To me it’s clear that there should be different words for this and for gentle (yesterday’s word). There’s also a third idea that I think also deserves its own word, and it’s something like “sleek”. What it means is both smooth and wet. My ideal for this concept is a dolphin’s skin (in the water). Provided it doesn’t make that awful rubbery sound like a balloon, a dolphin’s skin (while wet) is the ideal surface, and it’d be nice if everything in the world was like that. As it is, we have to deal with all these horrible rough surfaces. Just…awful…


Una

• Tuesday, February 28th, 2012

Glyph of the word 'una'.

una

  • (adj.) gentle
  • (n.) gentleness
  • (v.) to be gentle

Una ia!
“Be gentle!”

Notes: This iku is a bit of a mystery. It contains neither u nor na, and almost kind of looks like fupu. I’m pretty sure the two words aren’t related (why would they be?), but I’m not sure just what I was thinking here… Of course, the “good” circle determinative is used, so it’s clear that this means something positive, but how the rest of it is supposed to relate to una I have no idea.

The thing is, looking at this, I know I had some specific idea in mind. But what was it?!

OH!

Oh, duh. And, yeah, that makes perfect sense.

Okay, never mind. This iku is built off the iku for kopu. It means “hand” and also “to feel” or “to touch”. By adding the “good” circle determinative, then, it means “good to touch” or “soft to the touch”—hence “gentle”. Makes perfect sense.

(By the way, if you go back and check out that post on kopu, I have since purchased my wife an Oven Squirrel.)

:D


Fene

• Monday, February 27th, 2012

Glyph of the word 'fene'.

fene

  • (adj.) brief
  • (n.) brevity
  • (v.) to be brief

A fene hala’i.
“Life is short.”

Notes: Brevity seems like a concept central to human experience, as it defines just about everything we can experience. For that reason I decided to make it a basic term in Kamakawi. It might seem a little bizarre to have it be a central concept (specifically brevity as it relates to time), but that’s why this is an artlang.


Utaka

• Saturday, February 25th, 2012

Glyph of the word 'utaka'.

utaka

  • (adj.) ordinary, common, commonplace, usual
  • (n.) a plant or animal that is common to a particular region (not necessarily native/indigenous)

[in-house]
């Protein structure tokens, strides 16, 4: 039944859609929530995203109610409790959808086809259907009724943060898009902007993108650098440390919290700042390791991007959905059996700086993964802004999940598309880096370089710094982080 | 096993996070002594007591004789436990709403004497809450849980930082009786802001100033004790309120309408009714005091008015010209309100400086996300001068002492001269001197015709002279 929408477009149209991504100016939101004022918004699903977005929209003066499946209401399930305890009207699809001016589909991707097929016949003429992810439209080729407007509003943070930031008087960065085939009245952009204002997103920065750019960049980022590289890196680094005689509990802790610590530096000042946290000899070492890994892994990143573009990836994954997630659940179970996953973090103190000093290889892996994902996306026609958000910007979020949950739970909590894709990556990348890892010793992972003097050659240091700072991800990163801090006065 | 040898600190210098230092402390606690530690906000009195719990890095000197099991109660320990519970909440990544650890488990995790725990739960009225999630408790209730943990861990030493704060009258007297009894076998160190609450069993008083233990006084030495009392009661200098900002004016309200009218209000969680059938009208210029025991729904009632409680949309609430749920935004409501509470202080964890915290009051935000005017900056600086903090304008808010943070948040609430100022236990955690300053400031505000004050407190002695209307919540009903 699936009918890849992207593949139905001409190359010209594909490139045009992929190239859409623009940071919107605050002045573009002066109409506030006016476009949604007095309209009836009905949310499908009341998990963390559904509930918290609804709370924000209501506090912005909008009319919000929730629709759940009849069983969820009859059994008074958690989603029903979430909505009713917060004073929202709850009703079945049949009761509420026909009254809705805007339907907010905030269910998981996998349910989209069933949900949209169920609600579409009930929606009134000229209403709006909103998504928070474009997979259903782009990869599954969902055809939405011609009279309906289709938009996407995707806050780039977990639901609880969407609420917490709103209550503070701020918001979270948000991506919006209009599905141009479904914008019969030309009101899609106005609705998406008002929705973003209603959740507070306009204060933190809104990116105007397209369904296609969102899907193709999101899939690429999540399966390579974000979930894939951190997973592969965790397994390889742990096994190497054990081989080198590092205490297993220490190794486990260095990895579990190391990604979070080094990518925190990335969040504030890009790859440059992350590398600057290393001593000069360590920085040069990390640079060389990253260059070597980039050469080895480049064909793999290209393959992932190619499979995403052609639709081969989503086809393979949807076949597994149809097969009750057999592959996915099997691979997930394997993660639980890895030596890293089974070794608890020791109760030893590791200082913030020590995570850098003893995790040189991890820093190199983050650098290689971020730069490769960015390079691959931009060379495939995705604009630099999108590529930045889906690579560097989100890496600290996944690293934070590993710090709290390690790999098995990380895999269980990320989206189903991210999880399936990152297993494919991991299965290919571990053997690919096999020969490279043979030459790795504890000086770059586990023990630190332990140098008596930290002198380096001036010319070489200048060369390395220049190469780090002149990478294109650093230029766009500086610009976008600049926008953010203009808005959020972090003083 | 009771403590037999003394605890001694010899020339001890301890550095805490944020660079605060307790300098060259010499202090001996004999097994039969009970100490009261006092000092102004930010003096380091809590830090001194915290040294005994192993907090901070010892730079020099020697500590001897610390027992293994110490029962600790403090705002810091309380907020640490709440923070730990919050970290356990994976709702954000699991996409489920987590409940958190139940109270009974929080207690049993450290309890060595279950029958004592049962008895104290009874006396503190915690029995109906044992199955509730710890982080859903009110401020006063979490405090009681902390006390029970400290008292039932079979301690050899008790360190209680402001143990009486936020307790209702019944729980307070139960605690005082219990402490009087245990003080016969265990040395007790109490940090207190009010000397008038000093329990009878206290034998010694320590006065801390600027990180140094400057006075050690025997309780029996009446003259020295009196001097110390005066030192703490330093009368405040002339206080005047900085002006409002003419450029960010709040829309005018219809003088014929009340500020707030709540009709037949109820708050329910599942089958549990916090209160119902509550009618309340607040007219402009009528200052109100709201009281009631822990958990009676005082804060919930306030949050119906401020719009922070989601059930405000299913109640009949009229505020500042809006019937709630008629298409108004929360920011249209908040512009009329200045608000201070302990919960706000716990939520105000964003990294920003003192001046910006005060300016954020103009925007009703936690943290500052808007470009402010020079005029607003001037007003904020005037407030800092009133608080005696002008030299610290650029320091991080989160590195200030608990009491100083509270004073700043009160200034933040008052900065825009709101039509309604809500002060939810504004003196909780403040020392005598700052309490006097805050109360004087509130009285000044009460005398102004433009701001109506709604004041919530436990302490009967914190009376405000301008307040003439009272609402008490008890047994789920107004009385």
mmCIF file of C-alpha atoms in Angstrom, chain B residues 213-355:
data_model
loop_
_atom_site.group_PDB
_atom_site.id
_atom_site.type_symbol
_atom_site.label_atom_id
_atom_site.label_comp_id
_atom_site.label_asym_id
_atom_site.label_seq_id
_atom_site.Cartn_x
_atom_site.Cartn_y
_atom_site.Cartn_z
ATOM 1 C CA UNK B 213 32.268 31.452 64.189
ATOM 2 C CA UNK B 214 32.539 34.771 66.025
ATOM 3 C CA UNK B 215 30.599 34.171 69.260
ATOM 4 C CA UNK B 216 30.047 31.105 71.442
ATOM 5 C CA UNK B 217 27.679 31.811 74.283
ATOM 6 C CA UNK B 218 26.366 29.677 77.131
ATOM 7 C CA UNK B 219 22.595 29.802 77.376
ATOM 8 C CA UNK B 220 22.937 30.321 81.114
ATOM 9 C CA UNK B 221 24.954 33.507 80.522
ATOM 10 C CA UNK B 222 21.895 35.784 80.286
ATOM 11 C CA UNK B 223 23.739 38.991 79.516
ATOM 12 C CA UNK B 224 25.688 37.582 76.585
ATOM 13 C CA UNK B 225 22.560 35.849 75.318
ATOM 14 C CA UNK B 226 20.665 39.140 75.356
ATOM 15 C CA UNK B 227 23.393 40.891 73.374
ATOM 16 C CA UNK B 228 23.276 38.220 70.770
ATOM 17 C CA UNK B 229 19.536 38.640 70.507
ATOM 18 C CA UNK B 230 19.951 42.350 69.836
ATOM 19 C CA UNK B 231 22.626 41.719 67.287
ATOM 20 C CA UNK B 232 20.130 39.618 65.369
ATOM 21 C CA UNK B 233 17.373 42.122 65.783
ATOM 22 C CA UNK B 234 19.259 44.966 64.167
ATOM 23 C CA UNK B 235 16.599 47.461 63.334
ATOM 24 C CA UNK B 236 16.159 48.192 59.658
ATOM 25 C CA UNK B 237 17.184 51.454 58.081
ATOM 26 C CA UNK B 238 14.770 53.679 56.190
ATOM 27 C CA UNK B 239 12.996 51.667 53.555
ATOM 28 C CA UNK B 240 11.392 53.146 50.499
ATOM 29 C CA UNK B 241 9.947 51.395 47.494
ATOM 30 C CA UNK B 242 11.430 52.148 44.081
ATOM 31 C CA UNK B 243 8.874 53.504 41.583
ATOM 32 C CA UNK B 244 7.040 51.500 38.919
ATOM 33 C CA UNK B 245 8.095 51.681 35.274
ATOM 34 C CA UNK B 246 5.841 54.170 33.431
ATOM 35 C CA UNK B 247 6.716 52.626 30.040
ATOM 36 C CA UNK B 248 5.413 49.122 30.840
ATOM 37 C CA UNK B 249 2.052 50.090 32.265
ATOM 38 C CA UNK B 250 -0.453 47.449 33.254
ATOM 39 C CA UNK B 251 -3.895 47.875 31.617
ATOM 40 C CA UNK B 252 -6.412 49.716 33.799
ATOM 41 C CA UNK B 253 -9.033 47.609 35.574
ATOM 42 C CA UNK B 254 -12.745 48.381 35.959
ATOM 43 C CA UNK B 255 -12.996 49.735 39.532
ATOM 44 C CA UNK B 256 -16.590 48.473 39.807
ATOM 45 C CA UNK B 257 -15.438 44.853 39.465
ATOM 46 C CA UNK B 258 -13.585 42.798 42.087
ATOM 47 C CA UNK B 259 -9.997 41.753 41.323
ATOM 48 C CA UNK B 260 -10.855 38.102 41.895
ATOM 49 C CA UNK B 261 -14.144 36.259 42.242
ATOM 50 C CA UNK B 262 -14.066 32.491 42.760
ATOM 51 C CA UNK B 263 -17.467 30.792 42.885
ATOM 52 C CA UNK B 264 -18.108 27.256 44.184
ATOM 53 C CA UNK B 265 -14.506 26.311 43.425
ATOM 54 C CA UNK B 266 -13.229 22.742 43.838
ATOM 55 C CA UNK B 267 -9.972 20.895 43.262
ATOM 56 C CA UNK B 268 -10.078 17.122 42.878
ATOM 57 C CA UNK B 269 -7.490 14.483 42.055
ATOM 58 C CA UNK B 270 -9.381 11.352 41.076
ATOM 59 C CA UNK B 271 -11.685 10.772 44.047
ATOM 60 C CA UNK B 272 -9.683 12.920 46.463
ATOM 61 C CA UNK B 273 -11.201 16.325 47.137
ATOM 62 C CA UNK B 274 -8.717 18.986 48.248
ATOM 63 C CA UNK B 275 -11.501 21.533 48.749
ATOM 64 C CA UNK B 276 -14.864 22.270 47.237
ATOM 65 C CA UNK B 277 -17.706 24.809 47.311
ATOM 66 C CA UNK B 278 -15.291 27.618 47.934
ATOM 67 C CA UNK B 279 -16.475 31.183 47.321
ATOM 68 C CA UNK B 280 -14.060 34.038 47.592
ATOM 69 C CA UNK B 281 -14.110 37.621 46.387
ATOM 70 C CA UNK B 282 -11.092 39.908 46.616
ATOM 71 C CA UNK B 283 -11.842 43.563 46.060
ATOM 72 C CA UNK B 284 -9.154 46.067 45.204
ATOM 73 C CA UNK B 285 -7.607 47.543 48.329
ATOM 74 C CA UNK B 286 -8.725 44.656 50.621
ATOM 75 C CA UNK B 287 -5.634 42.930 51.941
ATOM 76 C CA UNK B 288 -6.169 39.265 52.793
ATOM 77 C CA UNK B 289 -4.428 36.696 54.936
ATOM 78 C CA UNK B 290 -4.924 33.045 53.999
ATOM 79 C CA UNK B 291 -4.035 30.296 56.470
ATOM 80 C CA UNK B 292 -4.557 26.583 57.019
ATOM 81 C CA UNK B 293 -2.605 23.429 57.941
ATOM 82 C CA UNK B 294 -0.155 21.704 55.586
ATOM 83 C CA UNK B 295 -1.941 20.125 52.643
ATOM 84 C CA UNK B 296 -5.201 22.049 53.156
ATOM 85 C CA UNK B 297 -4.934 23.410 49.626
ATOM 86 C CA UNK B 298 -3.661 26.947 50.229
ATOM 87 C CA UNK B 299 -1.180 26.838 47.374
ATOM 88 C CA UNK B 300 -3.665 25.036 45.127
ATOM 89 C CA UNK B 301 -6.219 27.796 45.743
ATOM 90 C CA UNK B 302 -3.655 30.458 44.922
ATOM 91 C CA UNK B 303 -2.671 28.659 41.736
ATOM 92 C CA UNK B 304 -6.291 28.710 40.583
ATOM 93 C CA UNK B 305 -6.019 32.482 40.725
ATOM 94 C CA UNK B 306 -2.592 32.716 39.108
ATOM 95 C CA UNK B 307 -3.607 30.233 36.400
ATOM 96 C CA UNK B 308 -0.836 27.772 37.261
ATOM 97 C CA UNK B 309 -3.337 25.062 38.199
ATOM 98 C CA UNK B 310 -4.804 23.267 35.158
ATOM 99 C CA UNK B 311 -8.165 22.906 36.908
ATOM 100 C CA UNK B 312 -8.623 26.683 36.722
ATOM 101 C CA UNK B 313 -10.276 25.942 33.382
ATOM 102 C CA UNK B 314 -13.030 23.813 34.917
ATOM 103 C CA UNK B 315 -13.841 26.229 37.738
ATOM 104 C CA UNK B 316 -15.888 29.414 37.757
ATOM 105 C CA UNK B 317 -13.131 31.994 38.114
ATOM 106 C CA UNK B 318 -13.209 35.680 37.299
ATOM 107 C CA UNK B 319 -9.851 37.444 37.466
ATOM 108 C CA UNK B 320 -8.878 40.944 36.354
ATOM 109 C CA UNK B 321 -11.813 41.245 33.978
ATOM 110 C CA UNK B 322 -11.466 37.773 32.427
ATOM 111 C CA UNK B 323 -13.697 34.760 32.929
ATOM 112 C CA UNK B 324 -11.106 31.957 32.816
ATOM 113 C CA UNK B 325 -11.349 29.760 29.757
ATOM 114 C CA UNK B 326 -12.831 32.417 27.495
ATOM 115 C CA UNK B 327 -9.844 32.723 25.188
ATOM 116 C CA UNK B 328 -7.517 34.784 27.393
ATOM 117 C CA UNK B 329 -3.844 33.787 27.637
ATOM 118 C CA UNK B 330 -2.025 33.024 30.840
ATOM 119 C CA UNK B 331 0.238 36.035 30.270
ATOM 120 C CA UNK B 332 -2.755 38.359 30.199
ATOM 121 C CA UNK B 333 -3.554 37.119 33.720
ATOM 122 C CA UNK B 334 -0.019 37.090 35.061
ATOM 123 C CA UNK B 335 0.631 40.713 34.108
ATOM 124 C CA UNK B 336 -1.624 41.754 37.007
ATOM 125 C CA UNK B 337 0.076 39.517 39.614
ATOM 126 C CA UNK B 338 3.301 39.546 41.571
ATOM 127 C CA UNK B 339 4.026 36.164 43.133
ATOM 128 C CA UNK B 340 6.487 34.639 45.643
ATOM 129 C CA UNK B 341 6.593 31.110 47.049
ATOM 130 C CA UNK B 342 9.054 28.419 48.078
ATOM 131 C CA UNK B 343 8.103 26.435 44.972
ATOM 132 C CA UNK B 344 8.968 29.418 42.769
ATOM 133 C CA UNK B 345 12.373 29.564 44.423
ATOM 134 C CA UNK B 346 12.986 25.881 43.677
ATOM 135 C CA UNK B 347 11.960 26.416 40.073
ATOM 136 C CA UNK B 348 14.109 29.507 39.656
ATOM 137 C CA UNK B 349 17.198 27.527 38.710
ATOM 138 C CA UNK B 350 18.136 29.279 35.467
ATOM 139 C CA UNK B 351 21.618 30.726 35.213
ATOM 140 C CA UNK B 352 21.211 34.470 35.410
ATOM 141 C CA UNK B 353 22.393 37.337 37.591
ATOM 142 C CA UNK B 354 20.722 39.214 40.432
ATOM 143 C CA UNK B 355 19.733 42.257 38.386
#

• (v.) to be common, to be ordinary, to be usual
  • (v.) to cover, to be all over (something)

Au utaka katava i Kalivónia Eiliki.
“Palm trees are ubiquitous to Southern California.”

Notes: Though you wouldn’t know it by looking outside today (which is, actually, two days in the future from the date it says on this post). Raining like a rain parade outside! It’ll happen in the winter, of course, but this one came out of nowhere. It’s been hot here! Like a mini summer!

This is one of those iku that I’m not particularly proud of. The “W” shape of the u is truncated, and the whole thing looks a bit haphazard. Clearly this iku was built because I wanted more with ta in them (because that one’s one of my favorites), but it didn’t come off so naturally. Oh well. It’s here to stay!


Lu’a

• Thursday, February 23rd, 2012

Glyph of the word 'lu'a'.

lu’a

  • (v.) to chant
  • (n.) chanting
  • (adj.) chanted

He lu’a ue ie eili kau.
“Let us chant the sun down.”

Notes: Today’s iku is a bit odd. Using the Kamakawi “head” glyph base, the syllabic glyph for ha is used as the mouth. This both gives a clue as to the pronunciation of the glyph, and also serves as a kind of evocative reminder of what the word means (the chant being a river that comes from the mouth).

On the Kamakawi islands, there’s an old tradition of going to the western edge of the island and chanting as the sun goes down. It’s not done every day—or even once a month—but on special occasions (weddings, births, funerals)—but even then, not all of them. Just certain ones. Someone will lead, but others can join in, with the chant leader setting the phrasal chanting patterns, and others joining in. I have a very specific idea for how this works, and could probably write about it, but that’ll have to wait for another day.